In response to a journalist’s question Friday on the possible drawdown and total withdrawal of U.S. forces from Afghanistan, President Donald Trump’s answer was sober: the truth.
In the wake of a historic peace accord between American and Taliban forces signed in late February, Trump was asked during a bill signing ceremony at the White House if he was afraid that the Taliban would overrun the Afghan government once American forces pulled out.
His answer? It’s possible.
“Well eventually, countries have to take care of themselves,” Trump began. “We can’t be there for the next — another 20 years. We’ve been there for 20 years. And we’ve been protecting the country, but we can’t be there for the next — eventually, they’re going to have to protect themselves. This should have been done a long time ago. You can only hold somebody’s hand for so long. We have to get back to running our country too.”
A follow-up question asked if the Afghan government would be capable of defending itself from a Taliban takeover.
The president answered, “I’ll let you know later. We’ll have to see what happens. I hope they are, but I don’t know. I can’t answer that question. It’s not supposed to happen that way, but it possibly will.”
The ambiguity in Trump’s statement accurately portrays this pivotal moment in the 18-year-long war.
But it also belies the frustration in American attempts to bring justice, peace and security to a largely lawless country while instituting a Western-style democracy among a populace that still maintains tribalism.
Trump’s statement and recent diplomatic actions are essentially a shot across the bow of the Afghan government to get its act together and be ready to move ahead on its own.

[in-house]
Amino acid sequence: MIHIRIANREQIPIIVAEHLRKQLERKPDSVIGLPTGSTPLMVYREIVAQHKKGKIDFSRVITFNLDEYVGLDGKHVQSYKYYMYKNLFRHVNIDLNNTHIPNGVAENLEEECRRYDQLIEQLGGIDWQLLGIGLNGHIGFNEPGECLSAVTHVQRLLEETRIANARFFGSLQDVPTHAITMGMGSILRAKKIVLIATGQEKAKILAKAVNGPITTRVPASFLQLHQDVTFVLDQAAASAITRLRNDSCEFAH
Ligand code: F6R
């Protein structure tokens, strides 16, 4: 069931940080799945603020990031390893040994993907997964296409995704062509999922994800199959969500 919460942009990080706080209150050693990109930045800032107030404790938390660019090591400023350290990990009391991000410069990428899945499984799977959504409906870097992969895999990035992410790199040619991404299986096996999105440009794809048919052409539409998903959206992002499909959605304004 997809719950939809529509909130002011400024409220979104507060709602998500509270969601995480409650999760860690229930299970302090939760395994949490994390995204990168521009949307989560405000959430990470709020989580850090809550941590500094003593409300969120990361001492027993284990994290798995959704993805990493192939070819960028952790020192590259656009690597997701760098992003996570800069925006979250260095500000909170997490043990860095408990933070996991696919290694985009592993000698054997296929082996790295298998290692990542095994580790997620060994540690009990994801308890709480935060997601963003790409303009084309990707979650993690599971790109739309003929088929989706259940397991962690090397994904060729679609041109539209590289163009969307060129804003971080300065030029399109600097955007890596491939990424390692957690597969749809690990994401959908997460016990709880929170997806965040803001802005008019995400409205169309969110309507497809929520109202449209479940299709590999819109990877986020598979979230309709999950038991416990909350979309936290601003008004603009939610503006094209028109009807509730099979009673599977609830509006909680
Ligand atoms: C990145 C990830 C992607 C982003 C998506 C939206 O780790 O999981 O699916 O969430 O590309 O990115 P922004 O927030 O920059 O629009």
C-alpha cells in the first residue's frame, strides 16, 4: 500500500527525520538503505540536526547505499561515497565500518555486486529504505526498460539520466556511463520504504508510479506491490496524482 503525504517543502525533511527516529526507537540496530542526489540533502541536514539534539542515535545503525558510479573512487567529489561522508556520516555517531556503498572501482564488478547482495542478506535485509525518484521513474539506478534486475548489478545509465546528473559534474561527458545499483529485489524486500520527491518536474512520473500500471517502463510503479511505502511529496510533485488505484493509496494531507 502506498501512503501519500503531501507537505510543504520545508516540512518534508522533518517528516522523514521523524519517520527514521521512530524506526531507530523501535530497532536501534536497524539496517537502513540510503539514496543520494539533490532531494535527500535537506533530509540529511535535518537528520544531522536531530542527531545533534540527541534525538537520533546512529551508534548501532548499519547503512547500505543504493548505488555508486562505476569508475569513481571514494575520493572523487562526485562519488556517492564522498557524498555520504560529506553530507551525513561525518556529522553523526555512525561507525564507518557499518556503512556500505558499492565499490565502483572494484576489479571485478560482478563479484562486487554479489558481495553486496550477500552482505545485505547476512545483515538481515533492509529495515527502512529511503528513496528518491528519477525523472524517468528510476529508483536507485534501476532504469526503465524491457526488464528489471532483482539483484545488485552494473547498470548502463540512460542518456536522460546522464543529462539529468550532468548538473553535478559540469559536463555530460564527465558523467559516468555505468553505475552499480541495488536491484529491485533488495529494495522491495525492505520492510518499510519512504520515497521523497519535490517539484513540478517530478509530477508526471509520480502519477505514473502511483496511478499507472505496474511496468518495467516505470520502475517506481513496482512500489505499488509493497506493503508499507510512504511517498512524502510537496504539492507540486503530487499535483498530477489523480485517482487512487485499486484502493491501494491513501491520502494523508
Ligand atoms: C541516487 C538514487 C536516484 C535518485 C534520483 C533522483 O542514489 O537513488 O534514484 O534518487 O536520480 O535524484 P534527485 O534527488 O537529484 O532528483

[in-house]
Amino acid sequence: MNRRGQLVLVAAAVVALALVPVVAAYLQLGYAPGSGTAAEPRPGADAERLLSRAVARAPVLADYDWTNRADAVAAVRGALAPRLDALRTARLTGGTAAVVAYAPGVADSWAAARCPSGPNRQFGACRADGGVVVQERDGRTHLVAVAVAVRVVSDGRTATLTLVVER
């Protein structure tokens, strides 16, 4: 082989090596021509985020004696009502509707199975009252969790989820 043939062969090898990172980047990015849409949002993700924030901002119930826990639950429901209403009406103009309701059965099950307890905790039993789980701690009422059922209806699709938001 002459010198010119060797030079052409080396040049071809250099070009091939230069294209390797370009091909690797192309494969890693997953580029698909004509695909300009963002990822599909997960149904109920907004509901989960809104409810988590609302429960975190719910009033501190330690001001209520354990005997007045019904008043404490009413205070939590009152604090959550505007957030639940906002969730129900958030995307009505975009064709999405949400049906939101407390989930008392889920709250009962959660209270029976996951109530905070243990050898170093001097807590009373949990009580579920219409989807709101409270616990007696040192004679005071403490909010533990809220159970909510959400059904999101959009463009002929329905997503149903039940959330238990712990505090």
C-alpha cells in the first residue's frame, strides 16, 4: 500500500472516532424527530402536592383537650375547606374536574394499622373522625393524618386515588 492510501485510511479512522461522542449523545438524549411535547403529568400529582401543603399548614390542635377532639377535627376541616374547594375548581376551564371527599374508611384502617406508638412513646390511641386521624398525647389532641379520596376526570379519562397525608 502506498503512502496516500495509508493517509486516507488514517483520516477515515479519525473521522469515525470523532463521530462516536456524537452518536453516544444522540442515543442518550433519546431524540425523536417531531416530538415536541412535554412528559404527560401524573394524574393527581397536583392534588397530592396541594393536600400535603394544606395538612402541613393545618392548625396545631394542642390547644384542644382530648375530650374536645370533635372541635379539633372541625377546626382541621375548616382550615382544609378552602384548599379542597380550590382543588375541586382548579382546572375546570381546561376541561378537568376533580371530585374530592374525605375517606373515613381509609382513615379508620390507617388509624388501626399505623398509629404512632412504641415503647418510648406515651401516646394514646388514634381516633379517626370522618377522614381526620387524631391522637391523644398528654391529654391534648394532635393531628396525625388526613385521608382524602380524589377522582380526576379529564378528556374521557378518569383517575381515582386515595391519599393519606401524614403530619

But the administration of President Ashraf Ghani is legitimately concerned that without the continued reliance on the U.S. military, its Afghan forces will be decimated leading to overthrow by the Taliban.
By all accounts, Trump’s use of diplomacy here is a shrewd and prudent tool to jumpstart Afghan self-reliance to determine what happens next.
But the outcomes do not look good.
The American withdrawal is contingent upon a fragile peace that the Taliban already appears to have broken. Just last week, U.S. forces launched airstrikes against the Taliban in Helmand province after Afghan forces came under attack from them.
The purpose of the war in Afghanistan has not always been clear. And despite America’s hard-fought efforts to prop up that nation and its military, billions of dollars have been wasted.
And lest we never forget the sacrifices of the 2,353 lives lost and more than 20,000 wounded in action.
Its government is corrupt — a kleptocracy that has taken advantage of its own people and wasted or stolen U.S. war finances. Poverty is systemic and on the rise. Life expectancy is 50 years of age. And the country’s infant mortality rate is the highest in the world.
The Taliban is a guerrilla insurgency that actively seeks to overthrow said government and replace it with Muslim Sharia law. Worse, the Taliban is sometimes supported in its efforts by local populations that either agree with it or are under duress to do so. And to this day the Taliban is still the world’s No. 1 one supplier of opium, producing 85 percent of the world’s supply, to the tune of $200 million per year.
Regrettably, all of this is true even after 20 years of American interventionism.
Many U.S. veterans of the Afghan campaign’s war on terror are understandably torn between victory that honors the sacrifices of brothers and sisters injured and killed, and the continuation of a war dogged by nihilism and tone-deaf strategies that have driven it into a stalemate.
“Let’s go home,” former Army Reservist Chris Collins told The Associated Press. “We can’t stay there forever. They don’t want us there. It’s no different today than it was 18 years ago, essentially.”
The president deserves credit for recognizing that and acting on it.
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